My mum’s been great. She comes home from work in the evening and she’ll put my daughter to bed if I need to go running. On a weekend, sometimes I take her to parkrun with me and run with her in the pram. We live in quite a rural area so we get to see a pig and a sheep and a duck and a horse – we do lots of ‘Old Macdonald’!
What are you hoping to get out of this?
Other than doing my bit for charity, I can’t wait to cross the finish line. I think it’ll be a real turning point. And I’m really looking forward to keeping up with the ladies and having a little sense of team.
Although she’s been running since 2011, Alice’s speed really took off when she accidentally joined “the fastest club in the West”. She loves to set herself a challenge and, in 2015, she ran at least 5K every day – including her first marathon, which she completed in 3:40:21, gaining a Good For Age entry into the London Marathon.
Why did you decide to enter the Big Marathon Challenge?
I applied because I think that a lot of running magazines under-represent the faster end of the recreational runner, so I wanted to see if there was scope for somebody setting quite a challenging – for me – marathon target.
You’re pretty fast – how did that happen?
I don’t know! I started running in 2011 just because I had the time. I started with couch to 5K. I was always training independently. I think what made the big difference was that I joined a club at the beginning of 2015. Suddenly doing track work is, I think, what’s led to my speed increase.
Tell us about your club, Bristol & West AC.
Accidentally, I joined the fastest club in the West, just because they were really close to me. The club is really supportive – there’s no competitiveness between people in the club, which I don’t think people get from the outside, because we’ve got a lot of very fast individuals. People have said at races, “Ooh, you run for Bristol and West, you must be really fast!” And I say, “No, I just bought the vest. We let anybody in!”
What made you do 5K every day in 2015?
There’s a man who lives near Bristol called Jim Plunkett-Cole who for, the last few years, has been trying to get people more active with something he calls 365, where you try to do some kind of physical activity every day for 365 days. And there is a parkrunner called big Kev who, in 2013, was doing it for Macmillan, so I went to see him every week going up and down in his charity vest and thought, “That’s interesting, why would you do that?” Then a friend of mine did it the following year and started beating me [at parkrun], which wasn’t acceptable. So I thought, “Why don’t I give it a go?”
Richard said he thought your challenge would be resting (see below) – is that fair?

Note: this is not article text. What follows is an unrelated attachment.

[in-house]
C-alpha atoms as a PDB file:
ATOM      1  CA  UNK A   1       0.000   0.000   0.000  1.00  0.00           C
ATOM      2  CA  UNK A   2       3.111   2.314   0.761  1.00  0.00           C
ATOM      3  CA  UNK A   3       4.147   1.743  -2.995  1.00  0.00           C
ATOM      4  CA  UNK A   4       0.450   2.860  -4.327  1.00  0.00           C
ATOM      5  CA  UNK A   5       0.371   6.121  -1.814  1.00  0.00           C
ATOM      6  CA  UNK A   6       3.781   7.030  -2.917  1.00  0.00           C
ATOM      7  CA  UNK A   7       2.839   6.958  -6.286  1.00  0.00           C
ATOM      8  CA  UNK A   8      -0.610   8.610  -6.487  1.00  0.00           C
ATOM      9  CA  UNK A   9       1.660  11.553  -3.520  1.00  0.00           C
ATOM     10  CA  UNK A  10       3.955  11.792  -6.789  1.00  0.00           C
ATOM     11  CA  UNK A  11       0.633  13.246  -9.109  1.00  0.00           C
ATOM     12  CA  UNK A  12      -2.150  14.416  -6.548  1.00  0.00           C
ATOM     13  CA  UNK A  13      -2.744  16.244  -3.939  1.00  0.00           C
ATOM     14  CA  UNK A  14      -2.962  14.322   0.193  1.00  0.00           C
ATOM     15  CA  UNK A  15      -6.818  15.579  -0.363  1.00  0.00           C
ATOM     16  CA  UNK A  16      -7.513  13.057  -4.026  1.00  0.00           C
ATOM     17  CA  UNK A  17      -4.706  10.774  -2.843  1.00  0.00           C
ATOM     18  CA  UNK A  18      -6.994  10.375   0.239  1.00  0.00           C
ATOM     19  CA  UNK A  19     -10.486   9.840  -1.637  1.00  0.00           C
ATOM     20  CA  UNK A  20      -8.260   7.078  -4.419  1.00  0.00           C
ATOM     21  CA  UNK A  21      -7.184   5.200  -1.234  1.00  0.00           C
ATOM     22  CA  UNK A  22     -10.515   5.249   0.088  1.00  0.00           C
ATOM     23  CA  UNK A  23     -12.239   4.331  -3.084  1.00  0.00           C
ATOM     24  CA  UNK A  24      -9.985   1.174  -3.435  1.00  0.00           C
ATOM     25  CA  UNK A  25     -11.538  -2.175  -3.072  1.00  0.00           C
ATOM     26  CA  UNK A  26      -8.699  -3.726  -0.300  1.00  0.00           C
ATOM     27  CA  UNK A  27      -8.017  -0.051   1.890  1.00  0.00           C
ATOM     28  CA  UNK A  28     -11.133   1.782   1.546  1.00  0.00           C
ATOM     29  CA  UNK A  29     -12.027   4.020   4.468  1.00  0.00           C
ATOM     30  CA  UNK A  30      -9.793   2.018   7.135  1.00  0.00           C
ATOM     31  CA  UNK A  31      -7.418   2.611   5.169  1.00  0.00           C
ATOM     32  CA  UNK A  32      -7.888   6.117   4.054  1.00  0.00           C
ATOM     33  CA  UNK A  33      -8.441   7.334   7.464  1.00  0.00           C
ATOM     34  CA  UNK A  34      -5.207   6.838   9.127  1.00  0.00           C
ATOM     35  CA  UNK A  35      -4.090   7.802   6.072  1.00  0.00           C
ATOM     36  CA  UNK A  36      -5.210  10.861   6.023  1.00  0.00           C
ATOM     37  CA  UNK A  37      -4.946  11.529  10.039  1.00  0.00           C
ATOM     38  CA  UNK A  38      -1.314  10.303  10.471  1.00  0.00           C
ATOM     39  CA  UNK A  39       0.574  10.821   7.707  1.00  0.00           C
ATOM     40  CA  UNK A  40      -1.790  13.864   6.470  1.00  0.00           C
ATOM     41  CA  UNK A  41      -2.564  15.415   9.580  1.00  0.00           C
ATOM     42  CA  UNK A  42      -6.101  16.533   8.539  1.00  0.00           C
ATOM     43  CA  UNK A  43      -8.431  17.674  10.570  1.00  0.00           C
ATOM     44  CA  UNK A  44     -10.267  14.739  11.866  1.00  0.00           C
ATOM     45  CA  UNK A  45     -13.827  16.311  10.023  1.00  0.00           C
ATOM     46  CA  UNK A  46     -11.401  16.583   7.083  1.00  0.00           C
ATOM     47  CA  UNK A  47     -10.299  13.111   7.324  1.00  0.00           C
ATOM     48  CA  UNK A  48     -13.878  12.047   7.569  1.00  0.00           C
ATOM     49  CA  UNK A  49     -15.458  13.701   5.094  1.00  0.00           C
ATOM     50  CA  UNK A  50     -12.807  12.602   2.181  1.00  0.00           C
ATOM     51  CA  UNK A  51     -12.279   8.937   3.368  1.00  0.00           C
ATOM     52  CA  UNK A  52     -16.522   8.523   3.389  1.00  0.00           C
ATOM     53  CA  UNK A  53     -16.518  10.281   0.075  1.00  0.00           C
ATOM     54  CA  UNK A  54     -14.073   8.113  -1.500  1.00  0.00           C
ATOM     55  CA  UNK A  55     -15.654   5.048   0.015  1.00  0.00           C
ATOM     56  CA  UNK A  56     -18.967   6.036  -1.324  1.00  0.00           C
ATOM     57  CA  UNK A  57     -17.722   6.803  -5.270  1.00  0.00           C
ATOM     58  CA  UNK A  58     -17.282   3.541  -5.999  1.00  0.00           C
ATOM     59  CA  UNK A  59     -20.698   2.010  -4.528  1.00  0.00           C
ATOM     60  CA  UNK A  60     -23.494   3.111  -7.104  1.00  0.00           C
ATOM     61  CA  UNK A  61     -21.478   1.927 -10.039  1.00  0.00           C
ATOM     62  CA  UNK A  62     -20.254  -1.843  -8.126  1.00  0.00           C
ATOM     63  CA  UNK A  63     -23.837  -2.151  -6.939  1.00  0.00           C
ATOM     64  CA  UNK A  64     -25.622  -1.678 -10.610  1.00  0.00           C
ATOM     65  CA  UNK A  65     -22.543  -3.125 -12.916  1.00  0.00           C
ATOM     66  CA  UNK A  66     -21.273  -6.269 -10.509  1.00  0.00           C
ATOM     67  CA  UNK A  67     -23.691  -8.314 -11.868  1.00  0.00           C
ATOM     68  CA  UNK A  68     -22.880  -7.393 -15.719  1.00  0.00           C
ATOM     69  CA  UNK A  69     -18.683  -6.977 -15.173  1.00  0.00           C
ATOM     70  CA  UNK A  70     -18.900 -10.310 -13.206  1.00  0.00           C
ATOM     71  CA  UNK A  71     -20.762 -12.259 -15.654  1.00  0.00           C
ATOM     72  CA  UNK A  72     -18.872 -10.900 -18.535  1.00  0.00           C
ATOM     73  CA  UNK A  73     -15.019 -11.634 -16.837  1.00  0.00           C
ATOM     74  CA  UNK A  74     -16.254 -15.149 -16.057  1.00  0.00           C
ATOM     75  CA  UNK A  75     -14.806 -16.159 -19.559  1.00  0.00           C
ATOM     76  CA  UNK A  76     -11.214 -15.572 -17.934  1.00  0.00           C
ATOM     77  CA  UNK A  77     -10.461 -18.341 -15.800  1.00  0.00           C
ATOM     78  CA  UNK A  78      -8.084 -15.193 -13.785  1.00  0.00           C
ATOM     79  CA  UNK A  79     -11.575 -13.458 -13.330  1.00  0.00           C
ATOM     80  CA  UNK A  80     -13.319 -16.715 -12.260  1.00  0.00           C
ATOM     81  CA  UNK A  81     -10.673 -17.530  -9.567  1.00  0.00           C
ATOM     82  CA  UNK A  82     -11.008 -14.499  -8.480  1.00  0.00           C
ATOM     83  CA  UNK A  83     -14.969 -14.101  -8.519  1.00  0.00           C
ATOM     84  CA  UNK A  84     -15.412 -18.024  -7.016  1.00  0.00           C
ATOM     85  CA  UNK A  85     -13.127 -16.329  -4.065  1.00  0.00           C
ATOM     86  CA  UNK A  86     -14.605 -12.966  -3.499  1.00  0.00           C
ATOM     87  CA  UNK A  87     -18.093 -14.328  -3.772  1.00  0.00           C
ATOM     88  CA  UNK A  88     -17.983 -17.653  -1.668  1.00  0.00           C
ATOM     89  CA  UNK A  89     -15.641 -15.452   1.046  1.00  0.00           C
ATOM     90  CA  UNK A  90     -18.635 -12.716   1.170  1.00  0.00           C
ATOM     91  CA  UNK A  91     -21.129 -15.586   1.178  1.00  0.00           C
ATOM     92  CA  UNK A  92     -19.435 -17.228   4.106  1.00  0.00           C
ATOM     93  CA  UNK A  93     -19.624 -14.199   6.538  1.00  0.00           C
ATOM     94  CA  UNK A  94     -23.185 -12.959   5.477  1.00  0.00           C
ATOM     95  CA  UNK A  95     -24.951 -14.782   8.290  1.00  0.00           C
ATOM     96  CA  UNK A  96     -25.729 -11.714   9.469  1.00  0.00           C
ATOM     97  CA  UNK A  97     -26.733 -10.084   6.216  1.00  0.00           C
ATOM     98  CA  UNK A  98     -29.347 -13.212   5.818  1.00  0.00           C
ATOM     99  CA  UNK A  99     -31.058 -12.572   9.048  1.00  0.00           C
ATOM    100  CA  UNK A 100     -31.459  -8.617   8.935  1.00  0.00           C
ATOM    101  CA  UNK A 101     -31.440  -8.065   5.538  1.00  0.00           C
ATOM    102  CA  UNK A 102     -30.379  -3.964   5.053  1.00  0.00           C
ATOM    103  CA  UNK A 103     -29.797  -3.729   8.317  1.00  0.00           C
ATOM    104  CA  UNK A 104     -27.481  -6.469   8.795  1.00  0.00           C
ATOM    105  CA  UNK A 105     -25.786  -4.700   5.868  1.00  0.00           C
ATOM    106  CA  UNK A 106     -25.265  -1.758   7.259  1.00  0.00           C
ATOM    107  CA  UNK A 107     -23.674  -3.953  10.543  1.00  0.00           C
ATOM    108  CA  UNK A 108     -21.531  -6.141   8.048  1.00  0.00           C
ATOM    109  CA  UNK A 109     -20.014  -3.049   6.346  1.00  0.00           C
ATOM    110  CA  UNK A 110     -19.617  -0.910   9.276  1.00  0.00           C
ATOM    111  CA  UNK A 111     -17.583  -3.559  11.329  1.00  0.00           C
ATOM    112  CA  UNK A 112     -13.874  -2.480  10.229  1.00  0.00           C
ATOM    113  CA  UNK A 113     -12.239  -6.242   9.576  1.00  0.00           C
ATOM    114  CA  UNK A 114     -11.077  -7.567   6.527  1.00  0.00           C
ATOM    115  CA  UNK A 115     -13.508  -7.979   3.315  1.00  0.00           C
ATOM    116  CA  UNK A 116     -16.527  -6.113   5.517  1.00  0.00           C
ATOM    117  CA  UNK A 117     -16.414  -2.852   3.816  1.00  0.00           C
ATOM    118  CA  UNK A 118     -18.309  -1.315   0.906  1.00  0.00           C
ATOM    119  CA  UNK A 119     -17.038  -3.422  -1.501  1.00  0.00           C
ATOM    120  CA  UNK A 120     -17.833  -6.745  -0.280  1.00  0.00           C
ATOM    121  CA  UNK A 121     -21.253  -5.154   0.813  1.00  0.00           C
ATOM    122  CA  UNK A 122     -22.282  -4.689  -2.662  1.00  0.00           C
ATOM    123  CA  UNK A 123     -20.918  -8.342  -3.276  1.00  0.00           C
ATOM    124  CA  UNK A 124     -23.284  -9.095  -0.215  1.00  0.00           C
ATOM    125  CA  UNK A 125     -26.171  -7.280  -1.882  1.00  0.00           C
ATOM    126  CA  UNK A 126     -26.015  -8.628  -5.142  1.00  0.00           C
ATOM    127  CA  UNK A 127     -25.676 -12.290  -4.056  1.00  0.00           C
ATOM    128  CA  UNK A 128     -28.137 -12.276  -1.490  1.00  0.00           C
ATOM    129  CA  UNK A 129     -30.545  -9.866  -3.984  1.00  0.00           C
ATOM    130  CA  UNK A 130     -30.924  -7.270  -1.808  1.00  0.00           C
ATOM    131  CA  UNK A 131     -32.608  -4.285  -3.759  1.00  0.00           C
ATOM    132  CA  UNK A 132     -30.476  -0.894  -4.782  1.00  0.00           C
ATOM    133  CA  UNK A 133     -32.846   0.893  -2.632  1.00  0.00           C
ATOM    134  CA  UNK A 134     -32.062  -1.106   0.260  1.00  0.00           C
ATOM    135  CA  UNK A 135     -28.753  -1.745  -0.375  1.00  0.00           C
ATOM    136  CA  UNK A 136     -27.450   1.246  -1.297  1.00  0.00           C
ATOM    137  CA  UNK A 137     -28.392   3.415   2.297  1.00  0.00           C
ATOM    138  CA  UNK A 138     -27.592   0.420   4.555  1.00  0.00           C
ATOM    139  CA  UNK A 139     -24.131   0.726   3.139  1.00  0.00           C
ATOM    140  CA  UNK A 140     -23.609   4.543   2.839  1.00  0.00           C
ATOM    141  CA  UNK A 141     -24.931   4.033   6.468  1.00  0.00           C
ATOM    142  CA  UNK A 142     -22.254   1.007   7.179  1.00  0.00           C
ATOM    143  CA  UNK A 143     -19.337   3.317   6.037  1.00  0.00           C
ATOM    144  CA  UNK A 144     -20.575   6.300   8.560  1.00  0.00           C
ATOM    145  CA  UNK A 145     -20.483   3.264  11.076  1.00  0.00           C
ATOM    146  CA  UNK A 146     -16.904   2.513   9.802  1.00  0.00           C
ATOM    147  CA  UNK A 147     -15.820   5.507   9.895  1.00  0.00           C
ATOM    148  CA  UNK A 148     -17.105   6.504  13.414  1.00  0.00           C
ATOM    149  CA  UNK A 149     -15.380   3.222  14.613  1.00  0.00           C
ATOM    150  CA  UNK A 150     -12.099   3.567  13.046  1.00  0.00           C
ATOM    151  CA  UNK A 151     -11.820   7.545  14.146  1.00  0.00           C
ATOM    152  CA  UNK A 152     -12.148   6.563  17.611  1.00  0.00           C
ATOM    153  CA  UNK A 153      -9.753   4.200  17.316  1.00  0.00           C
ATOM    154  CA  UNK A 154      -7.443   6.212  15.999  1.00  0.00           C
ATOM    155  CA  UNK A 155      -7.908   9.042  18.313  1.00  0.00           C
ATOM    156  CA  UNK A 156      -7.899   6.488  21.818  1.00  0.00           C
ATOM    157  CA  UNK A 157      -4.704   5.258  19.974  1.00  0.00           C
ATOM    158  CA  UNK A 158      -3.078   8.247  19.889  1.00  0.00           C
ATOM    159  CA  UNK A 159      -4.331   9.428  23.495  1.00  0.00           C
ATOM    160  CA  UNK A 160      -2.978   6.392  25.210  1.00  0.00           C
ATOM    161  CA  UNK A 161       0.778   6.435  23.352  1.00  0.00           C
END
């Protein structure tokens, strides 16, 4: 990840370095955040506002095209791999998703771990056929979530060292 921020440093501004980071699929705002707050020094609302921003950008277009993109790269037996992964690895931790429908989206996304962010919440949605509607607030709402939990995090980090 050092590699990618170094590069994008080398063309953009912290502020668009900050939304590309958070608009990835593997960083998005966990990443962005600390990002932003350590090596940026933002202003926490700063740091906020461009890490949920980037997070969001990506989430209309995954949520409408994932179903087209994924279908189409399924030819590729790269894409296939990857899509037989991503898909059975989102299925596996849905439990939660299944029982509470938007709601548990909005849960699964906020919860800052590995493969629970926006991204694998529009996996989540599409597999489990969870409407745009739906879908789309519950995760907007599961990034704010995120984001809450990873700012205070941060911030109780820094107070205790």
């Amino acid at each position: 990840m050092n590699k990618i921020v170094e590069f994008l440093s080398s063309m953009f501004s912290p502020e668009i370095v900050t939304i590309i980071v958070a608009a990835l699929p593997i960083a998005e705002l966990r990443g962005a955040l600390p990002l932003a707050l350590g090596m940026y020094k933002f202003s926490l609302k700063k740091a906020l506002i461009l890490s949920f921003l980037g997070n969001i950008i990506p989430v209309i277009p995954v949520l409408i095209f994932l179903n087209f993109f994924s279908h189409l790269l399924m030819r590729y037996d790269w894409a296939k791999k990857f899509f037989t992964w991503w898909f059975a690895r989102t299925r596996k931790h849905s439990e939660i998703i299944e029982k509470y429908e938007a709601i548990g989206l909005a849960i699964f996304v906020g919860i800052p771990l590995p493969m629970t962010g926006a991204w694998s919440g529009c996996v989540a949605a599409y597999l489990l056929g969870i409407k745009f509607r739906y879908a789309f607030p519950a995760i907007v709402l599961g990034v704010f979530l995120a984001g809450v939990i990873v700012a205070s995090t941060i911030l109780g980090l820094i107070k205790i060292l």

I do agree. I think resting is the hardest thing because then your mind goes off on its little journeys, the brain weasels come out and you start doubting yourself.
What are you hoping to get from this?
I’m looking forward to the personalised element of it, because so many people buy a book, they look at the plan, they copy the plan. I wanted something that’s more personalised to my weaknesses particularly. I can see it being very interesting to follow the other challenge competitors and find out how they’re going as well – sometimes marathon training is a very solitary process.
Katie began running in spring 2016 as part of a drive to improve her physical and mental wellbeing, having suffered from depression and anxiety. Now, she’s lost two stone and discovered a love of running. Her marathon motivation is strengthened by running for a good cause: she aims to raise £2,000 for the Stroke Association because her aunt suffered a stroke aged just 57.
Tell us about your health kick this year…
When I was younger, I used to be quite fit and then, in my mid 20s, I became lazy. I got to the beginning of this year and tried on a pair of jeans that weren’t going up my legs. I was getting out of breath quickly and feeling I’d let myself go and I was only 28. My mental health wasn’t great either; I was going through a difficult time and rather than go on medication – which I’d been on in years past – I wanted to see if I could do it by getting my physical shape better to improve my mental state.
Had you thought about using exercise to help with your mental health in the past?
I have tried, but I’ve been very quick to go on medication in the past. The worst thing about medication is that it makes you feel numb and getting off of it is really hard. I read a book by a man called Matt Haig and running really helped him and I remember experiencing my first runner’s high and feeling amazing and I was like, “Yes, there’s something to this.”
You’re also raising money for the Stroke Association – why is that?
When I first came to London I was living with my aunt and uncle. My aunt, who was 57 at the time, and was the healthiest of all of us, just collapsed at work one day and had a massive stroke. She was in rehab for about three months. Then she moved back home and I saw first hand how devastating it was, not just to the person who’s had the stroke, but also to the family. It was just such a big adjustment. I really wanted to do something to raise awareness and to raise some money.
What are you hoping to gain from it?
I know from speaking to people who’ve done marathons that it’s going to be an amazing experience and being able to share that with other people who’ve all gone on a journey together makes it even more special. It’s going to be amazing having the blogs and the magazines to look back on, to show people what I did, and to inspire other people – someone might look and think, “She was two stone heavier and had never run before and now look at her” – that’s really cool.